A trio of Israeli filmmakers, including a Columbia University graduate, shooting a documentary in Nigeria about obscure Jewish communities were arrested after they allegedly came into contact with anti-government separatists, reports said Wednesday. 

The arrests of Rudy Rochman, who founded the university’s Students Supporting Israel activist group, Andrew (Noam) Leibman and Edouard David Benaym were confirmed by Israel’s Foreign Ministry but the reason for the detainment and their charges were not released, the Jerusalem Post reported

“We are not yet sure what they are accused of, but we are in touch with them and with their families and we are following up with the Nigerian authorities regarding this issue,” the agency told the outlet. 

The filmmakers were not involved in separatist activities but members of those groups had shared photos of them on social media that upset Nigerian authorities, an Israeli diplomatic source told the outlet. 

The group had been working on a documentary titled “We Were Never Lost” about lesser-known Jewish communities in far-flung parts of the world, including Africa, China, Afghanistan and India. The crew had been working on the film for over a year and had been in Nigeria since July 6.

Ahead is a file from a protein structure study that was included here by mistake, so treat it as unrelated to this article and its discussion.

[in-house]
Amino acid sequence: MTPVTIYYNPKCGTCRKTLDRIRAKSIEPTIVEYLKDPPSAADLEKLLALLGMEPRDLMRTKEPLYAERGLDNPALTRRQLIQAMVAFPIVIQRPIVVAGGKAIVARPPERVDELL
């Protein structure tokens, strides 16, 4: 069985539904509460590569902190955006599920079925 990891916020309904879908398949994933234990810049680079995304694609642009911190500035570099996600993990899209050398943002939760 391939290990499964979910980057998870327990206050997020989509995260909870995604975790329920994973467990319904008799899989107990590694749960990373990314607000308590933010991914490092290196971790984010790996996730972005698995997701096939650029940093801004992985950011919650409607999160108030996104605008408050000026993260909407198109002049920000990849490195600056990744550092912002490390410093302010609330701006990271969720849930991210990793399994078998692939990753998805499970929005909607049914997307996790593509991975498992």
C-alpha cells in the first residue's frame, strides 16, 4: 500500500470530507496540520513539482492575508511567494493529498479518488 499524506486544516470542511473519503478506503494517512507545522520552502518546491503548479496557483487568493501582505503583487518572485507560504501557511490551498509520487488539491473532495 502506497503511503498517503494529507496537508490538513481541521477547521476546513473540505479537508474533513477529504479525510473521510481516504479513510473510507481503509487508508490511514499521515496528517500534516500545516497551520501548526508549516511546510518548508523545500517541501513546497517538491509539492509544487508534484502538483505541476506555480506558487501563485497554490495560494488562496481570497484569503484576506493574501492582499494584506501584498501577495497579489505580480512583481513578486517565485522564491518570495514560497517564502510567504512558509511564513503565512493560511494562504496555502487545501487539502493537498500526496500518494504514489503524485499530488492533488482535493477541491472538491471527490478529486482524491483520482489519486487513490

On July 7, the group visited the Igbo community, a Jewish group that considers themselves one of the lost tribes of Israel, and had gifted Igbo King Eze Chukwuemeka Eri a Torah scroll, which Rochman posted to his social media accounts. 

The images ended up spreading among “non-state political groups” and taking on a political connotation even though the event wasn’t intended to be perceived as such, according to a statement released by the family. 

Israeli filmmaker Rudy Rochman.
Rudy Rochman founded Columbia University’s Students Supporting Israel activist group.

“This documentary is not intended to make any political statements about the countries in which filming will take place, nor does the filmmaking team endorse any political movements,” the statement said. 

“The filmmaking crew acts as a guest visiting the country and its various communities — there are no political overtones.”

Some of the Igbo people have been in conflict with the Nigerian government since 1967, when they declared independence from the nation, sparking a 30-month civil war that left over a million dead. 

The conflict never completely ended and last November, six Igbo synagogues were demolished by Nigerian soldiers. 

Relatives of the filmmakers said they are working with the embassies of the US, France and Israel. 

Source link

Leave a Reply